This is a picture of the pastels that set abandoned for a long time---and then taught me so much about lightfastness when I was up and around again! This was taken during a live TV broadcast from my studio.


You can do tests of your colors that will tell you a good bit---with patience! Scribble a really strong layer of pigment into rectangles on a good white paper then cover half the rect. with thick black paper---tight-fitting---and then hang this in a south-facing window where it gets as much full sunlight as your home/studio can offer---and then wait for several months. When you pull back the black that blocks the sunlight, you can see if there is ANY change at all. If there is even a tiny bit---well, I'd toss it! It is not your friend! It's going to fad on your painting, too---tho it will take longer in a normal room. You are trying to speed up the process so you get a good idea. Best if, once you check, you can put everything back in exact place and hang up in the window again. The longer, the better!!! Remember how long you expect works of art in museums to last. We often think of a year or 5 years being a long time! What if your favorite works of the Masters lasted a whole 5 or 10---or even only 50 years? Well---we'd all be missing a lot.

A lot of the manufacturers are going by what the pigment supplier says is lightfastness. Others---??? I think there is an increasing attention to this issue, but "caveat emptor!" We still need to take responsibility ourselves to pay some attention to our materials. Some very most popular brands have had colors that fade. I have saved my faded colors as a personal record---but far separated from all my other sticks of pastels. I often show people who can not believe---and they end up horrified! MOST most most colors/pigments are quite lightfast. But it only takes one or two sticks of pastel playing important parts in the painting to throw off the whole look of a piece!

Some manufacturers are replacing less lightfast pigments with better, more lightfast pigments with give a similar effect. I've had some very interesting conversations with some manufacturers. And at least three have used notes from me to either remove a pigment from use or help to validate their lightfastness. There are things that we as individual artists can effect for the better. Take yourself very seriously as a painter and what you can observe and what well-founded information you can share! You are likely more powerful that you might imagine!!! :) And then also have a wonderfully great amount of FUN while you paint!!! THAT is soo important! :D

With the observations and discoveries I made while preparing my studio to use again, I found that in several cases some of the colors that faded a little to a lot were rated as lightfast---and some that had lower ratings did not fade.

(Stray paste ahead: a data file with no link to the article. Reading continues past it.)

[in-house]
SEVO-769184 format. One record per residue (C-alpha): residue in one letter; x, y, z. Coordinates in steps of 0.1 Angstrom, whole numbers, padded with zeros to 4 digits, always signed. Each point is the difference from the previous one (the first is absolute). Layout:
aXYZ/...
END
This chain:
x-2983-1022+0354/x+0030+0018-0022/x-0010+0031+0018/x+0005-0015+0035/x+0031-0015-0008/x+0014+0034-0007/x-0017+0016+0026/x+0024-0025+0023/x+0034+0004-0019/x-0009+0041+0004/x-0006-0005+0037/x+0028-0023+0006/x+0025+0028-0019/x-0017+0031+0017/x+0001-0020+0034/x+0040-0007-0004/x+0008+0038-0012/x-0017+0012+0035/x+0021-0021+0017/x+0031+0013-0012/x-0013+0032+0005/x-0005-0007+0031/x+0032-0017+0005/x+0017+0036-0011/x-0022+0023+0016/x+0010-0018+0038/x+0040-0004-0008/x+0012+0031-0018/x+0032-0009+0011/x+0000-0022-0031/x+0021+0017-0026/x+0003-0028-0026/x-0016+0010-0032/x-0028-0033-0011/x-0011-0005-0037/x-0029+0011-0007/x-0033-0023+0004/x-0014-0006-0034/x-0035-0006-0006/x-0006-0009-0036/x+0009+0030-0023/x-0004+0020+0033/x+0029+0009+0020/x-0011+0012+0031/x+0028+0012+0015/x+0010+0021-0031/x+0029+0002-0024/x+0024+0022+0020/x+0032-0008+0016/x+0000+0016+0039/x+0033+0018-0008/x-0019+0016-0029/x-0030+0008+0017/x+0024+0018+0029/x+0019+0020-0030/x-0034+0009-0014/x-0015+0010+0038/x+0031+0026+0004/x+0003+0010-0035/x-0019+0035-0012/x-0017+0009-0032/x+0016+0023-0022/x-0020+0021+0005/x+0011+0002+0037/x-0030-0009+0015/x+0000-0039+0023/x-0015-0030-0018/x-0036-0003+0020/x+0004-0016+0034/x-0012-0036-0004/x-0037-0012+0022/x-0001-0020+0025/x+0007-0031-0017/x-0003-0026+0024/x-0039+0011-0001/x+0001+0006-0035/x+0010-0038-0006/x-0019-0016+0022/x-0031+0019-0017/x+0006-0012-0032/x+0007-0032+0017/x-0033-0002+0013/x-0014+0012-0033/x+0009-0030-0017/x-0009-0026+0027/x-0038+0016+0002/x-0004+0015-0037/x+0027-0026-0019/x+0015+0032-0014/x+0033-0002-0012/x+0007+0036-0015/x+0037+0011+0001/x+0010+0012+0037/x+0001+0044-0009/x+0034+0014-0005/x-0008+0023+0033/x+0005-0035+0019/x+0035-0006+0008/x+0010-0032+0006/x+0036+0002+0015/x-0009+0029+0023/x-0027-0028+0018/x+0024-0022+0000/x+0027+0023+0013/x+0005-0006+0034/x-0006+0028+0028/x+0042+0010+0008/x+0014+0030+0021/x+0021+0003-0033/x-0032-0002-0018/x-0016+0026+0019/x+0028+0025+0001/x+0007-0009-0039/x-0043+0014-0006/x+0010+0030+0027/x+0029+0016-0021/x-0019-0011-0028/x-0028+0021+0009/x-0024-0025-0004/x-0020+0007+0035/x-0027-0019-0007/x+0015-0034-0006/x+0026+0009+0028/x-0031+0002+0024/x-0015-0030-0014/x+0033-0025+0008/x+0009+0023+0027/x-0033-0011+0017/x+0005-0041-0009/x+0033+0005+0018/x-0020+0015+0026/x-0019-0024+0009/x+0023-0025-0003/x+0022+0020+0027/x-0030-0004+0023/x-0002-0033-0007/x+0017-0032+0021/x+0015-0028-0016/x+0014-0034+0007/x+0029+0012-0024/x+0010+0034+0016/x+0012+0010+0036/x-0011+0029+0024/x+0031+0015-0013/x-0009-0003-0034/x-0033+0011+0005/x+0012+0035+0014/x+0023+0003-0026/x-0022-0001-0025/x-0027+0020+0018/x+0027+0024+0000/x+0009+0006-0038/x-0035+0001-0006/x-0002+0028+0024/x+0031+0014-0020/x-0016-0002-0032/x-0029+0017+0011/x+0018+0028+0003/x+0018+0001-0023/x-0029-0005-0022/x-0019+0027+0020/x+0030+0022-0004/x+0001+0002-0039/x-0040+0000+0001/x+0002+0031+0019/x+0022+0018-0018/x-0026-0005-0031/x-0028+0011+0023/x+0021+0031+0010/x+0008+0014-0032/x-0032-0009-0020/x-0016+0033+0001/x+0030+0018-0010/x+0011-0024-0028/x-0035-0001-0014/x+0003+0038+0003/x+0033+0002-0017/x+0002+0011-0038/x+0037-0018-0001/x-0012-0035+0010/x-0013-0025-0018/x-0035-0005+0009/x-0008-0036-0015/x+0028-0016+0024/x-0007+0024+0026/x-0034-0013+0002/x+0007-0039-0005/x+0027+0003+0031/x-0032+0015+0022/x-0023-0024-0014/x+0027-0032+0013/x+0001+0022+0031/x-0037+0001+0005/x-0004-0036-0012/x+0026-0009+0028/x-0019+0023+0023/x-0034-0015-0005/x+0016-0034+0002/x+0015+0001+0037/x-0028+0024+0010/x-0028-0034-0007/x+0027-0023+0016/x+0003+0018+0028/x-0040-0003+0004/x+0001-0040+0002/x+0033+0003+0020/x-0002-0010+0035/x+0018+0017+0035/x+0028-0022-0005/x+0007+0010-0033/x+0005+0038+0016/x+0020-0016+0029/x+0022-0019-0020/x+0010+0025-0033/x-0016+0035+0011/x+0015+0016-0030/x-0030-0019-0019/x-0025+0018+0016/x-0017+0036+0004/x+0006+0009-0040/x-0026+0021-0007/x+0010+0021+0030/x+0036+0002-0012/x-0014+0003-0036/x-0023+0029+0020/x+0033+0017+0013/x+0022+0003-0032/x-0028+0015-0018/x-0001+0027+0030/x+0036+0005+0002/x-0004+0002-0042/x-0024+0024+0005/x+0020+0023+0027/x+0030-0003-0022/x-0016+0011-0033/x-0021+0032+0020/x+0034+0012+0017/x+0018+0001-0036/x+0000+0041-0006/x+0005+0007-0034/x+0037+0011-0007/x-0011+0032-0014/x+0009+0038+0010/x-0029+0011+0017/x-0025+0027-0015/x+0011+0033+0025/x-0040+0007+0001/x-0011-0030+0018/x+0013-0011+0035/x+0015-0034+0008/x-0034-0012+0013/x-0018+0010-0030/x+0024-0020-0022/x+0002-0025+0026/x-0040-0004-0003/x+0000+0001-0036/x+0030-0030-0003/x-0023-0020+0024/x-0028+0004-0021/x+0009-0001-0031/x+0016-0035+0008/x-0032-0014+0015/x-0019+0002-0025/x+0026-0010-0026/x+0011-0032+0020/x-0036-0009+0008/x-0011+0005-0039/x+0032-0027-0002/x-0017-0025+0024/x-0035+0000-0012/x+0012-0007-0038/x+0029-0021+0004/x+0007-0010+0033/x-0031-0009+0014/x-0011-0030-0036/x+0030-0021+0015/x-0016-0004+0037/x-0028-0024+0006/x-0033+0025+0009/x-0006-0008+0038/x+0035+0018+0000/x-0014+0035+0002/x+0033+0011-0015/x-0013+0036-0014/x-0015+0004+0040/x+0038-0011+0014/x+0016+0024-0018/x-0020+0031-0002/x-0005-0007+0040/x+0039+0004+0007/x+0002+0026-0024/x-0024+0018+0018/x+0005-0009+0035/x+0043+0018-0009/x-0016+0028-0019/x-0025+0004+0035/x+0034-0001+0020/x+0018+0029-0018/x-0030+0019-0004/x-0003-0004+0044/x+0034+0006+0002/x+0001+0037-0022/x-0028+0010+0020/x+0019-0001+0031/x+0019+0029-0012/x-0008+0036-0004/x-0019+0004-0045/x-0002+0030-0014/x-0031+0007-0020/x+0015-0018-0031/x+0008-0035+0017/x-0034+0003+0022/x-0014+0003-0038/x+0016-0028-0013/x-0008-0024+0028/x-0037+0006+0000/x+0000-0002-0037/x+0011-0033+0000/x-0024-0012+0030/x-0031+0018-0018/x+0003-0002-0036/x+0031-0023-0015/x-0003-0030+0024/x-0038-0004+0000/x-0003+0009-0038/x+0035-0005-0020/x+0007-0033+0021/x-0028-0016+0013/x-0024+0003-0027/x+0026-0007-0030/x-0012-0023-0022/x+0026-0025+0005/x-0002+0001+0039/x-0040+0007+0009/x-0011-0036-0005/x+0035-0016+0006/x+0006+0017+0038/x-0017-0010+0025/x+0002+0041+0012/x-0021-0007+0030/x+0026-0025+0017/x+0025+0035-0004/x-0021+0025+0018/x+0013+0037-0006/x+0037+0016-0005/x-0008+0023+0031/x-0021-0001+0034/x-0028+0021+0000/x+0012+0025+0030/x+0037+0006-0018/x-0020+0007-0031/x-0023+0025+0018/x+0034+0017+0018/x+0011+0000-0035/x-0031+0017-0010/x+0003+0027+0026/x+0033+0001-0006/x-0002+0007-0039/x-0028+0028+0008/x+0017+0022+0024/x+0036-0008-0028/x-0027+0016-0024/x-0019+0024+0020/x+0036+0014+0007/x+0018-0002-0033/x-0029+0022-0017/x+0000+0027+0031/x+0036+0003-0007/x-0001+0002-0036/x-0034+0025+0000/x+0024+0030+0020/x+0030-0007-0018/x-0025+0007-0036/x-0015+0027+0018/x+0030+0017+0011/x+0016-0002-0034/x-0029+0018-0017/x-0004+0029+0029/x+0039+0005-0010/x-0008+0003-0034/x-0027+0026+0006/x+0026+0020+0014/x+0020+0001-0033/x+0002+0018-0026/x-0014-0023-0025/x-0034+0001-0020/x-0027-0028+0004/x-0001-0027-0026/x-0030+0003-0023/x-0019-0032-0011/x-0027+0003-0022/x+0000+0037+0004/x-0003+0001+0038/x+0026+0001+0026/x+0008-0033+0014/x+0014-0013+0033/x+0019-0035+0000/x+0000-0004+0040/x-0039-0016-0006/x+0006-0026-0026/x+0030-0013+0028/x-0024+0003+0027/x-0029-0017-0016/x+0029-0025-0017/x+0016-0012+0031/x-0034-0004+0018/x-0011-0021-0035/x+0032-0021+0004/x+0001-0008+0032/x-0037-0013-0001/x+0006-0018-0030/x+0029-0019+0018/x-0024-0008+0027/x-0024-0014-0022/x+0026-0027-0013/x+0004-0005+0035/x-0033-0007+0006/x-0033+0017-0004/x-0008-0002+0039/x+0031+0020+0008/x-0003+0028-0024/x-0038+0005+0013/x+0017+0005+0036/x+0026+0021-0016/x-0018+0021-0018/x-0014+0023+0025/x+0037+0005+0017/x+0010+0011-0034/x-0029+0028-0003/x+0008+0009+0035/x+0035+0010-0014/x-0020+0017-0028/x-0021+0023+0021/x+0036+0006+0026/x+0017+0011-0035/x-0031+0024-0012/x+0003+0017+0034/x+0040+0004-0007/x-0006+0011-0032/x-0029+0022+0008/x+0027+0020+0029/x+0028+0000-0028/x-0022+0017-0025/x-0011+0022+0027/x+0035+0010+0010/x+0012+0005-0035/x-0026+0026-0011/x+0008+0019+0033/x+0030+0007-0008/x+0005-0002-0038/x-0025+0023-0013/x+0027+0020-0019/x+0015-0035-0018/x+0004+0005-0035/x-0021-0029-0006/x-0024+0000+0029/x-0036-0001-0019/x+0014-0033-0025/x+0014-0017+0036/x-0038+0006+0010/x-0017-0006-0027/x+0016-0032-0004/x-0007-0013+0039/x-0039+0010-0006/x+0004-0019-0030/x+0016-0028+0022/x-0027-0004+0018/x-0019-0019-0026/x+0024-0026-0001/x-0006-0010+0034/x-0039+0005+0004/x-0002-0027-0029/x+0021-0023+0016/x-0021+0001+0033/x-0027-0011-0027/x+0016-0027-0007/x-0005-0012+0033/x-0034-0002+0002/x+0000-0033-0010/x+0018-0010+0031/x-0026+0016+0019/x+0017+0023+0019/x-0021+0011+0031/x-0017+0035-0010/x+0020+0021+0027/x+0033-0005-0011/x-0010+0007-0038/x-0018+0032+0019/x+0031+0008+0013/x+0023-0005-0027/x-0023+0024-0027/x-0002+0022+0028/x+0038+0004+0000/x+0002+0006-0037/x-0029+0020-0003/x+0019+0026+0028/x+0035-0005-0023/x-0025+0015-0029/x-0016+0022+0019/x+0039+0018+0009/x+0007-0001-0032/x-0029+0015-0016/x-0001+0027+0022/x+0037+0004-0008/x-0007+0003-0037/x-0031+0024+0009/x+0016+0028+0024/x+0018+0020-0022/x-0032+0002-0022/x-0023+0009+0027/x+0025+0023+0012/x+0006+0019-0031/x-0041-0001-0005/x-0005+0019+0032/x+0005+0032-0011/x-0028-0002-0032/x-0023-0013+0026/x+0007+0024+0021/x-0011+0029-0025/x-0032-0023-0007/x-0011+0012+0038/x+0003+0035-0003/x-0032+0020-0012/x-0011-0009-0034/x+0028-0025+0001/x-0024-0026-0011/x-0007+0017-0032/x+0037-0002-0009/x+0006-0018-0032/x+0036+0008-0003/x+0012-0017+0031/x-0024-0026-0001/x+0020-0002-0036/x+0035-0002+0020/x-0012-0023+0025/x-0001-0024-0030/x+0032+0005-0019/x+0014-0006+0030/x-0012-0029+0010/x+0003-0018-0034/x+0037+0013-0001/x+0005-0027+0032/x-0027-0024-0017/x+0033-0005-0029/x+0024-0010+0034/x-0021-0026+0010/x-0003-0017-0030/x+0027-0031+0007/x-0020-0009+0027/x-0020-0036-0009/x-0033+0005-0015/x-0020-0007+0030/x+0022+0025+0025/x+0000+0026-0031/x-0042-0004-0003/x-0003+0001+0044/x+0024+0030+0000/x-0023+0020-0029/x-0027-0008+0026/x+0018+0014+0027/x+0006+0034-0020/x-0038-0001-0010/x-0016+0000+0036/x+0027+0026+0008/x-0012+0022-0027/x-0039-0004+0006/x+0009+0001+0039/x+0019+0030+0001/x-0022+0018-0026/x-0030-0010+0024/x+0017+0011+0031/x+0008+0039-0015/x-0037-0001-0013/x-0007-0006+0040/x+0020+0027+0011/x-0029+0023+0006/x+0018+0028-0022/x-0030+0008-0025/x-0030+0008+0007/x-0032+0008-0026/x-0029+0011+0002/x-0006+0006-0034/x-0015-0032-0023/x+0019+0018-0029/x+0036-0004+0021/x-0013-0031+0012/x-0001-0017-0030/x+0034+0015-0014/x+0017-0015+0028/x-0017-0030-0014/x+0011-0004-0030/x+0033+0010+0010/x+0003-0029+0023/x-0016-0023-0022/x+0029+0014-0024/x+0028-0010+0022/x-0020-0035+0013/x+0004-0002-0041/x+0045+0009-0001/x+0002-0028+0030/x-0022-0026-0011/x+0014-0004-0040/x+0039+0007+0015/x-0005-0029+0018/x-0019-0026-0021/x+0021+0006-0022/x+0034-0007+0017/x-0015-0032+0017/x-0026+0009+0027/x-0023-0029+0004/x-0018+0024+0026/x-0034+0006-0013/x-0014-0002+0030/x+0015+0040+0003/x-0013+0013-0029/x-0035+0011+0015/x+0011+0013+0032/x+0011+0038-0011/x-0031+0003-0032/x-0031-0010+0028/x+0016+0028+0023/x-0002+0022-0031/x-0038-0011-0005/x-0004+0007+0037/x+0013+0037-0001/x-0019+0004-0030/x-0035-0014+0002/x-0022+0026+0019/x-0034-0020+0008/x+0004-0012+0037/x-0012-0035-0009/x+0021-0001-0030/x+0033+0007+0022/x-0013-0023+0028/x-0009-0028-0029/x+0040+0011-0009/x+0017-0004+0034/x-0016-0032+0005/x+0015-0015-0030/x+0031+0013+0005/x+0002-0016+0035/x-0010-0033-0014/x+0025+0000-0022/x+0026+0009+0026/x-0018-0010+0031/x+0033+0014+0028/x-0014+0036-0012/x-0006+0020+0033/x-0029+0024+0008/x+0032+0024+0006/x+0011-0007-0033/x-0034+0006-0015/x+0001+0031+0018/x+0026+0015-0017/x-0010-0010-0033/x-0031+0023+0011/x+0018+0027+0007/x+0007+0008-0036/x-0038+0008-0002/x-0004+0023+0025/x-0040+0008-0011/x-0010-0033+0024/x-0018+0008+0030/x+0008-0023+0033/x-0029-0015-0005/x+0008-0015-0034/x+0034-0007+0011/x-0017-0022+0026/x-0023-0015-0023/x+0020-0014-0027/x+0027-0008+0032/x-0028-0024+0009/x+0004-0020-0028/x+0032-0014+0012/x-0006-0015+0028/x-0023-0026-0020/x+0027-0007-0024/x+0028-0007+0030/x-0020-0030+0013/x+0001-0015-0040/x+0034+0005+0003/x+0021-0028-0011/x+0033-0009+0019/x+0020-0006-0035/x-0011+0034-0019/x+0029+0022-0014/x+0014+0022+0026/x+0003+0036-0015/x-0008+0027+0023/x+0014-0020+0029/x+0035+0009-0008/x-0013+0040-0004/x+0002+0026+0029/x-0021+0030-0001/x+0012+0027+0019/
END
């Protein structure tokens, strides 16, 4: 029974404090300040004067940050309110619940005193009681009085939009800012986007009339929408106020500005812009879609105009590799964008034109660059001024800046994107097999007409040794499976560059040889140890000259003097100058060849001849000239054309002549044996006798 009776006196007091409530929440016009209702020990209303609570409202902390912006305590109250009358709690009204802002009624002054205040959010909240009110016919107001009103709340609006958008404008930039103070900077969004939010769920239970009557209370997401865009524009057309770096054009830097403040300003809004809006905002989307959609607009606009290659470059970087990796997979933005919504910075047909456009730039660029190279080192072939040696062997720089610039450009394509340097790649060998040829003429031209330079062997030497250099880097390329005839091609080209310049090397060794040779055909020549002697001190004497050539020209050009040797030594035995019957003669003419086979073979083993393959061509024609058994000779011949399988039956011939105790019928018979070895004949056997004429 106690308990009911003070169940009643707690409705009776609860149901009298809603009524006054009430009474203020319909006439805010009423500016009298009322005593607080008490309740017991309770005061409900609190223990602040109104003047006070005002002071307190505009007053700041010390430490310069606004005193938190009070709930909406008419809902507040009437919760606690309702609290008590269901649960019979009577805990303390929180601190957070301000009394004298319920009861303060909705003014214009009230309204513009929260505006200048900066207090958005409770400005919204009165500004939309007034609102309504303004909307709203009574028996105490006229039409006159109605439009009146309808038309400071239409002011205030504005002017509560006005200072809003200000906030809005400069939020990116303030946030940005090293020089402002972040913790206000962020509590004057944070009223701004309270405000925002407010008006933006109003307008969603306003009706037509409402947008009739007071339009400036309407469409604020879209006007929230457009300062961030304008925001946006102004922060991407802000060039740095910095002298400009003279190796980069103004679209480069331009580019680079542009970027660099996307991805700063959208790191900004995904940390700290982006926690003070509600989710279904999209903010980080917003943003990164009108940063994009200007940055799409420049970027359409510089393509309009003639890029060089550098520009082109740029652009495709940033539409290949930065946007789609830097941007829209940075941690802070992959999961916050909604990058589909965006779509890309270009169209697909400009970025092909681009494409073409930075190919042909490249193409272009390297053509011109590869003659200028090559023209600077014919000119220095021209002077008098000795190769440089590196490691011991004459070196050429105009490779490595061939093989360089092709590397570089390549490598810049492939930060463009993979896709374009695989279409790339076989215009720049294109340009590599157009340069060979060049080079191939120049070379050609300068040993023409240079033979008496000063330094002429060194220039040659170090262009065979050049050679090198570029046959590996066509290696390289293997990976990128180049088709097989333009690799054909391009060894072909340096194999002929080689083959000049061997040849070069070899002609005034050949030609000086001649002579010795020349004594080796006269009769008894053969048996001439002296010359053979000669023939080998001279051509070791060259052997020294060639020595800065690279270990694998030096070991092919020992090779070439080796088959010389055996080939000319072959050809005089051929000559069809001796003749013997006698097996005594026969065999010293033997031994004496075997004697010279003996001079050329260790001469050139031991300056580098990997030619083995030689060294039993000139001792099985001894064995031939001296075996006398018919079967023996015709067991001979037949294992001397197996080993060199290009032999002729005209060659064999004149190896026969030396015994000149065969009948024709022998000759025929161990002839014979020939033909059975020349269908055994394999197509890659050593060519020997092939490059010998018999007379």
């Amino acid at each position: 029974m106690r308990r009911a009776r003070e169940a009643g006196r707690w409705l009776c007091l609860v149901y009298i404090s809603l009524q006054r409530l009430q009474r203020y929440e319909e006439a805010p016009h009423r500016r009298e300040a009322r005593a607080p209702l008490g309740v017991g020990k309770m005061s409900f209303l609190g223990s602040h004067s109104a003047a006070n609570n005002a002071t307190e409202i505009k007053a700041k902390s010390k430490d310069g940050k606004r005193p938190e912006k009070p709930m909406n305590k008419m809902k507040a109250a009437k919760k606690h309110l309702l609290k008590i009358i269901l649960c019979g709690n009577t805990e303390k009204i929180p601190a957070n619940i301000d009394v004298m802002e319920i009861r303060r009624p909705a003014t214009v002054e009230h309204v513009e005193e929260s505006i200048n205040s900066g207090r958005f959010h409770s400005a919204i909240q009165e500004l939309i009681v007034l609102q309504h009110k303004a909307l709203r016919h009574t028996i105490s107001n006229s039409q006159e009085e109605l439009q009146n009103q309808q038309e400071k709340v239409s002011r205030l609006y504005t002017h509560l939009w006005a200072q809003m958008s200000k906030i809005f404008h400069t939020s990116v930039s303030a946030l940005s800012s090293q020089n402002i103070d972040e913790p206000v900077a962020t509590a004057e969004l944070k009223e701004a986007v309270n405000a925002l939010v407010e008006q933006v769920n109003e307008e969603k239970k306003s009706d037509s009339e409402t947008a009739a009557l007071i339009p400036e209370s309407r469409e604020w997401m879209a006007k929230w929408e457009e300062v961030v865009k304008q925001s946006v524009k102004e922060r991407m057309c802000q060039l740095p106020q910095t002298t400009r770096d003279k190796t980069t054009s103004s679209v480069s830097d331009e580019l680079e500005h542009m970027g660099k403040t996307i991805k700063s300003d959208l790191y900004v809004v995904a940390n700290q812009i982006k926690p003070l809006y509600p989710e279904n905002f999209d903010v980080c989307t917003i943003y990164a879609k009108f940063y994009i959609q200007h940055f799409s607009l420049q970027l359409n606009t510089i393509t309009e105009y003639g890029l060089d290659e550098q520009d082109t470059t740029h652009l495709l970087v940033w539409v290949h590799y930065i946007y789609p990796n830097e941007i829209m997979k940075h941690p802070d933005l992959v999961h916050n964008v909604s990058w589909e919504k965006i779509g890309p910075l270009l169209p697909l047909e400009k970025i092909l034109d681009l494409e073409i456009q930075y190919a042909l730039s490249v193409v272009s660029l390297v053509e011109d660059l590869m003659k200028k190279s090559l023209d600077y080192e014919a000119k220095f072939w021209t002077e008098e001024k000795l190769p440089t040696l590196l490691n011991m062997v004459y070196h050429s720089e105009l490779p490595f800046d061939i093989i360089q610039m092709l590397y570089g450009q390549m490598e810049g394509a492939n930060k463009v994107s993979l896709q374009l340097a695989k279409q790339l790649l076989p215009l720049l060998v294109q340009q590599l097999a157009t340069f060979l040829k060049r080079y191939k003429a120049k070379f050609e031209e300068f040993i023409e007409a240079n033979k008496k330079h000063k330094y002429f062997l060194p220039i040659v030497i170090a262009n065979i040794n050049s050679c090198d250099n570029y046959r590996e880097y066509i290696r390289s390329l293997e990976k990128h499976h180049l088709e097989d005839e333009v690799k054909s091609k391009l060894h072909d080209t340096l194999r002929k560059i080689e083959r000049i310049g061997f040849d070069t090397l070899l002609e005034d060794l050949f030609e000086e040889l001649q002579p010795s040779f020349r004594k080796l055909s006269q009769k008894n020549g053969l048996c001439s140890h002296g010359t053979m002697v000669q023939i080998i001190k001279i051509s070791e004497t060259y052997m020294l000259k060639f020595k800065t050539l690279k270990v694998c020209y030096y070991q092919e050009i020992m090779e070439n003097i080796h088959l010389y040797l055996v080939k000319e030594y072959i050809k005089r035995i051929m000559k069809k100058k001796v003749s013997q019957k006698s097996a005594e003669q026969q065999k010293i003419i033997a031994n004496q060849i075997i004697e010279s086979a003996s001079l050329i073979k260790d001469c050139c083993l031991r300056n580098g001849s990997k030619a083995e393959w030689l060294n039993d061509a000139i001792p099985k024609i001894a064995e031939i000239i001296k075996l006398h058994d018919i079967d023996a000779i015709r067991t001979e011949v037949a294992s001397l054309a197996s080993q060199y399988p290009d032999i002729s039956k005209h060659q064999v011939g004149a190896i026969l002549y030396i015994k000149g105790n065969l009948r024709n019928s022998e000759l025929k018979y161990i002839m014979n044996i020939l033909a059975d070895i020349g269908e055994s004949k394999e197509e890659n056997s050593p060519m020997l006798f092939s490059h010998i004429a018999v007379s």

Earth colors are rock solid---in more ways than one! :) The Thalo Blue that is PB15 is extremely lightfast!!! But the PB 17, a lighter Thalo Blue that comes from a different chemical makeup, will fade quite a bit. It has been used a good bit in colors where a lighter blue-green to yellow-green was desired since it is lighter. I found it used in several very prominent brands in the late 90's. Hopefully, it is no longer used in any professional brand. Cadmiums, Cobalts, Ultramarines don't fade. Don't eat them. There are so many fine pigments that do not fade! Most of our pigments don't fade. Just pay attention to colors that you have---and ask your dealer or the company for brochures or web site information about the pigments in each color and what their lightfast rating is. It's good to know---and good to let them know you are paying attention and that you really care!

It's an extremely complex subject and goes incredibly far beyond anything I'm writing here. We need to keep it simple enough to 'manage' and to not overwhelm us. And not many will have had the long-term situation like I had to learn more about the lightfastness. At least I hope not! Argh! Do tests in the window, instead!!! :rolleyes: Lot easier in the long run!!! :) :)

Hope this gives you a bit of an idea of things to look for. I'm sooo glad you care! Very best wishes! Donna ;-}

04-18-2008, 10:53 PM
Well written information Donna - I especially like the caution not to eat cadmiums, cobalts, or ultramarines - :lol:

I too don't use Holbein pastels for the reasons Donna mentioned, and also because I'm not fond of their numberless packaging or "feel". As she said, there are so many pastels out there in all degrees of "hard/softness" that buying some that may not be lightfast just doesn't make sense to me.


PS - I've seen Donna's studio and she really does mean "tables full of pastels"!